Another way to improve your flexibility during a negotiation is to try to see things from the other party’s perspective. You might not want to match 10 percent of contributions to an employee’s retirement plan. Ask yourself why the potential employee wants that and what you can offer as a suitable alternative.
Walk Away If Necessary
It’s important to remember that being flexible during a negotiation doesn’t mean completely giving up everything you want to get out of it. It’s not really a negotiation if the other party gets everything they want and you get nothing.
When you’re making your list of goals and plans for the negotiation, include numbers or terms that are your absolute deal breakers. For example, if a potential employee won’t budge from a $150,000 salary, but you can only afford $125,000, it’s OK to move on. If a buyer won’t pay more than $3,500 for your product, but you know it’s worth $4,000 and that you can get $4,000 from someone else, walk away.
Don’t necessarily slam the door shut when you walk away, though. The other party might change their minds after having some time to reflect on the situation. Or, they might realize that $4,000 isn’t too much to pay for a product they need.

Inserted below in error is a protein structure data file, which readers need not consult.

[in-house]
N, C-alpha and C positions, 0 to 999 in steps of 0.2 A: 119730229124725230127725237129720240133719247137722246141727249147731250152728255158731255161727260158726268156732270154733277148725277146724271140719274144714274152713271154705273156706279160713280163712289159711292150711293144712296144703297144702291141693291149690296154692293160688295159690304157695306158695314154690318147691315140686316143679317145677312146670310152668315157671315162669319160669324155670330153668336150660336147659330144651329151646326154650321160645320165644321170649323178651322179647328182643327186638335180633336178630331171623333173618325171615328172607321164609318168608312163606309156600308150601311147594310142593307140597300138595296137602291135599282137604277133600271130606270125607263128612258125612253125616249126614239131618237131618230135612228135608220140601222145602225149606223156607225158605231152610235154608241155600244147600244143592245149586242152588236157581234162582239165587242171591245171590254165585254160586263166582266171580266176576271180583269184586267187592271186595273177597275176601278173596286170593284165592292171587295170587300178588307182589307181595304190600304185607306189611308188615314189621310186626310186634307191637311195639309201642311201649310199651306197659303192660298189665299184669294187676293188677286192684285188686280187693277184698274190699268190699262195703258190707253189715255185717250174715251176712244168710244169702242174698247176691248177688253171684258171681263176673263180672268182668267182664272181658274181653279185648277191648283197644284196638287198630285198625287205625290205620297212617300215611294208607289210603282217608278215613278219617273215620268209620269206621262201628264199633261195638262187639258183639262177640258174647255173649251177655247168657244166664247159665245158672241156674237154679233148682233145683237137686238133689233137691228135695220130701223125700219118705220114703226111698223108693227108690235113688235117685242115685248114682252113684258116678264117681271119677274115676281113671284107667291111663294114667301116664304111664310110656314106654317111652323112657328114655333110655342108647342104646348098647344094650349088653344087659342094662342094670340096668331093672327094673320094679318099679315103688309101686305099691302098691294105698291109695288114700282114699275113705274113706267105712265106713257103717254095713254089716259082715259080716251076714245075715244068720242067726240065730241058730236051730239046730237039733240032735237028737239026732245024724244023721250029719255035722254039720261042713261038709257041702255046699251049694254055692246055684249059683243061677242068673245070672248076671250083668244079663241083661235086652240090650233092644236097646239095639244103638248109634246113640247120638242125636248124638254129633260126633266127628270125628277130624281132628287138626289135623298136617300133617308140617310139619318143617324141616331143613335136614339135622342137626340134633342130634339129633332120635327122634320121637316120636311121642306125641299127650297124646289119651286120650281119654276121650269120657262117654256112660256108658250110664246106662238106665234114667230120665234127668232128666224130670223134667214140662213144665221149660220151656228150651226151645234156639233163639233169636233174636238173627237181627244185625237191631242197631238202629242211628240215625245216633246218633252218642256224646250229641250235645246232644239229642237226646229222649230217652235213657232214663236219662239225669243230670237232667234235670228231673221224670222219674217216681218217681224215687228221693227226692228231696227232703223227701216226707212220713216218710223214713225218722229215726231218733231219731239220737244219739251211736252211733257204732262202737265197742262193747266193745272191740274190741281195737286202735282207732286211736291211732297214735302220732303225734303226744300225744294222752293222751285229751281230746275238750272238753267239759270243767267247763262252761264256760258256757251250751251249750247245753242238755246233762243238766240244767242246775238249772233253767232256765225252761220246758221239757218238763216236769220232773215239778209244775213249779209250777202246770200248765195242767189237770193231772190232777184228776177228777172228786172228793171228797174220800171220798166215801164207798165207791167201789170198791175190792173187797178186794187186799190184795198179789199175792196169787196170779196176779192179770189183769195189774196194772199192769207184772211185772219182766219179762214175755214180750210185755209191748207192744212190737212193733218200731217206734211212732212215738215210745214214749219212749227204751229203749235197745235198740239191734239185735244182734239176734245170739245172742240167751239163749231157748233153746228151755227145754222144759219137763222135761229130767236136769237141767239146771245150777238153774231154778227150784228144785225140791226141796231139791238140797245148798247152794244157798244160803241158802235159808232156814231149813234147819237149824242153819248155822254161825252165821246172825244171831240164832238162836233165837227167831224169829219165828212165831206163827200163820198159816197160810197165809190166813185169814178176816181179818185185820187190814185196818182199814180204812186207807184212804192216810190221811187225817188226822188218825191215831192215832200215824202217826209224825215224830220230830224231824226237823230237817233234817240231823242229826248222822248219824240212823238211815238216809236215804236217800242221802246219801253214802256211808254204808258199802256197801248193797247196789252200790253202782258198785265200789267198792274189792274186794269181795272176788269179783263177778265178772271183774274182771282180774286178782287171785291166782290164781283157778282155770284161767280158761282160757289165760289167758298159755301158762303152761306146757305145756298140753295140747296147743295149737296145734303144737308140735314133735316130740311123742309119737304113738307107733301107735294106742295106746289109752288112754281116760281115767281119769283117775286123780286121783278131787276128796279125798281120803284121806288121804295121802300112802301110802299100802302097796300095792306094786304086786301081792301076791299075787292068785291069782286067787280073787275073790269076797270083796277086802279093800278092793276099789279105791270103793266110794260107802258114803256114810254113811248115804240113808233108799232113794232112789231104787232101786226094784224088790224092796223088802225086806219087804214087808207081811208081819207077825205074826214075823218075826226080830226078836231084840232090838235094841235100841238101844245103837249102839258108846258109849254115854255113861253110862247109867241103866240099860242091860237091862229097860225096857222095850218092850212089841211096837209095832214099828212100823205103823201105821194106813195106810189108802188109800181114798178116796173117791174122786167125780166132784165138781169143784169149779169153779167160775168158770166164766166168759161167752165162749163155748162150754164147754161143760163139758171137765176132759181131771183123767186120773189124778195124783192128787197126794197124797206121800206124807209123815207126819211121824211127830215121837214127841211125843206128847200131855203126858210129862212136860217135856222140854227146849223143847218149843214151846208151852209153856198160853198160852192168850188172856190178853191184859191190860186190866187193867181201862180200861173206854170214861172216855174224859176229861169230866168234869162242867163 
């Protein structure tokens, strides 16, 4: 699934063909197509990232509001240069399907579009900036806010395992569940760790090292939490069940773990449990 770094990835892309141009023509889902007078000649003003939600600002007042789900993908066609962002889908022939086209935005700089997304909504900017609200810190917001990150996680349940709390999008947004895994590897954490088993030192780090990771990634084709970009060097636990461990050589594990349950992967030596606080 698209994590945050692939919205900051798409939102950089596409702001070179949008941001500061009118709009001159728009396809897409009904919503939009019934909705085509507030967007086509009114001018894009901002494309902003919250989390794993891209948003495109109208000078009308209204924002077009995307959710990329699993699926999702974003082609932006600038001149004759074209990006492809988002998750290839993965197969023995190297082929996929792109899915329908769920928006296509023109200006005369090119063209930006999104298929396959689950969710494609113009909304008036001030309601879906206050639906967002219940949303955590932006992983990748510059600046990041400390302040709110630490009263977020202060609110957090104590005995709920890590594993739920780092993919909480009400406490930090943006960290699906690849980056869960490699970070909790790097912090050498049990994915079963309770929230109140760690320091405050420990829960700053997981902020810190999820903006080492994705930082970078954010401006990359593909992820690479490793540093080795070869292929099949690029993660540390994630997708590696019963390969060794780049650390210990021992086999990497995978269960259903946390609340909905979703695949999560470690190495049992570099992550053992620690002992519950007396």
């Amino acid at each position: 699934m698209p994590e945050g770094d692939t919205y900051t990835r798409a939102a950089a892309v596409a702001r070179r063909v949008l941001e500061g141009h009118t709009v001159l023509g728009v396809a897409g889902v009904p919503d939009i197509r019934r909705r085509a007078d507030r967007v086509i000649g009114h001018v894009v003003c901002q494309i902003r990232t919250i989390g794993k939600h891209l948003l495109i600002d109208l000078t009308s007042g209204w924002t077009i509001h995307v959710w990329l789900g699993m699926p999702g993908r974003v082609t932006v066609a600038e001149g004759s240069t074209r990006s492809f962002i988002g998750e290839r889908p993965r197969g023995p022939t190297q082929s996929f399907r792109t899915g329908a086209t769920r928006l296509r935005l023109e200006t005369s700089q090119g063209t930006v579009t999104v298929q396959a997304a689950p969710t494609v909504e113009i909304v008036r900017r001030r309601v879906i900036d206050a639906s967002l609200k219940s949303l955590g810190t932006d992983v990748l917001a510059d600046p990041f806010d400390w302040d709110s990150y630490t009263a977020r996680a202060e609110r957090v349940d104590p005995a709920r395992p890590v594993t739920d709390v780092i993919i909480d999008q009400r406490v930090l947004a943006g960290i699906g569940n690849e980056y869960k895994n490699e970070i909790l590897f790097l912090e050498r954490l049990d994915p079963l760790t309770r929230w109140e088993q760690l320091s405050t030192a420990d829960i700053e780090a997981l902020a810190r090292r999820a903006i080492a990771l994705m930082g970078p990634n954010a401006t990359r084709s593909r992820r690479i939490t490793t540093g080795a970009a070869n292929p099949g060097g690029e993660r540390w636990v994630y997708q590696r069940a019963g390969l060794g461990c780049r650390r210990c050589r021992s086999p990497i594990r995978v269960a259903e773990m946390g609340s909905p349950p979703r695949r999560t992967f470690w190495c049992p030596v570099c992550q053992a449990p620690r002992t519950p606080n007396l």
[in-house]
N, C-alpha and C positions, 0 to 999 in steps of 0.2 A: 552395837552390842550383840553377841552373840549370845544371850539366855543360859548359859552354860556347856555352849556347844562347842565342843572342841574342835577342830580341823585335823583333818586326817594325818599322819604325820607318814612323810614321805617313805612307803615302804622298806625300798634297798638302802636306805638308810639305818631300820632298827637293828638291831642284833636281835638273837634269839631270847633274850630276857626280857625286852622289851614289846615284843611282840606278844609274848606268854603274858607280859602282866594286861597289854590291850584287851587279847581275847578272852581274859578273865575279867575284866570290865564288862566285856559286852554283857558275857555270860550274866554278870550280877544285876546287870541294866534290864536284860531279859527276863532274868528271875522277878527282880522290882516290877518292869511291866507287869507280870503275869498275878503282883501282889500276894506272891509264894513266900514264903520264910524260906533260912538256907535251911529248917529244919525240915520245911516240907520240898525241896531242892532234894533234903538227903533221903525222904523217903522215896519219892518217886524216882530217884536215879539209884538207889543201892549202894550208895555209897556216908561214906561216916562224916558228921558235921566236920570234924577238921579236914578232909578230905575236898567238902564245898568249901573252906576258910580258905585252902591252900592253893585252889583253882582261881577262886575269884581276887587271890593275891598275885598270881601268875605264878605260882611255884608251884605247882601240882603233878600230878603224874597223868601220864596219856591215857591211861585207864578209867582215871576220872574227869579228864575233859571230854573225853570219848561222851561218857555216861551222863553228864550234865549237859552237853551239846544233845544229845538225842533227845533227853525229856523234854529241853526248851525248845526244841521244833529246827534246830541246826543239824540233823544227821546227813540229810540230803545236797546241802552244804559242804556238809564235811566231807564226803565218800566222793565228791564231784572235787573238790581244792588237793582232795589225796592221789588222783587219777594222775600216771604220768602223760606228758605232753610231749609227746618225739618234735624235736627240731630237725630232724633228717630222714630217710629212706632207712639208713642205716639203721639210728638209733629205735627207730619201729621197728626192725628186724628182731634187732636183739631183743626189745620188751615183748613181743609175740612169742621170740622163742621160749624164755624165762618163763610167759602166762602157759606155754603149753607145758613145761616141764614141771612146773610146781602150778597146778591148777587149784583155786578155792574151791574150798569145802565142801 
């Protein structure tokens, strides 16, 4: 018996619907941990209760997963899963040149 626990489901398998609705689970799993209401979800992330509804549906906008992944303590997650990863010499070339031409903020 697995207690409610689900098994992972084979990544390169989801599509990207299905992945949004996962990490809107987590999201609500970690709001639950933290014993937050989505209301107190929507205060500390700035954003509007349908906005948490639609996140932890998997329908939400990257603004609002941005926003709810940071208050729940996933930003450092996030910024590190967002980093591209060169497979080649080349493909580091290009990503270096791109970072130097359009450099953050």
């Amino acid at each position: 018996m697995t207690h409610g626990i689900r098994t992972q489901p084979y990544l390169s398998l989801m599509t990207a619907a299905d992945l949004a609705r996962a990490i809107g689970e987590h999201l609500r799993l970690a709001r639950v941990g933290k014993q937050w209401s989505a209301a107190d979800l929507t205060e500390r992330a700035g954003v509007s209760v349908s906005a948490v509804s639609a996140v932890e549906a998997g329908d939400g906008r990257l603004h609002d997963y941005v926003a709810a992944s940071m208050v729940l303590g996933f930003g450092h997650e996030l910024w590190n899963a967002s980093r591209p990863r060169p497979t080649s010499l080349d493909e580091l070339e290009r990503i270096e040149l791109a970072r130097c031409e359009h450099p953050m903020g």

There will come a time when you need to negotiate. If you’re nervous about heading to the negotiating table or aren’t sure where to start the planning process, the team at New Direction Capital can help. Our virtual CFO can help your team develop the negotiation techniques and skills it needs to grow your company and take your business to the next level.
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You’ve found a person who seems like he or she will be a perfect fit, not only for the position your business has open, but also for the culture and personality of your company. The next phase, and the phase that can make or break the hiring process, is negotiating salary and benefits. In a perfect world, you’ll offer a sum, the candidate will accept, and you’ll have a great new employee. But, since that is often not what happens, knowing how to interact with and respond to a candidate during a negotiation can help you land on a salary that works for both of you.
Don’t Rush Things
It might seem like a good idea to ask candidates for salary requirements up front, as that way you can eliminate anyone who’s too expensive and zero in on the candidates who seem more affordable. But, talking about salary before a candidate has a full understanding of the job or eliminating a candidate on the basis of past salary alone can be detrimental. Instead, wait until nearly the end of the process before you discuss salary. That way, you won’t scare off any potentially excellent candidates.
Figure Out Market Value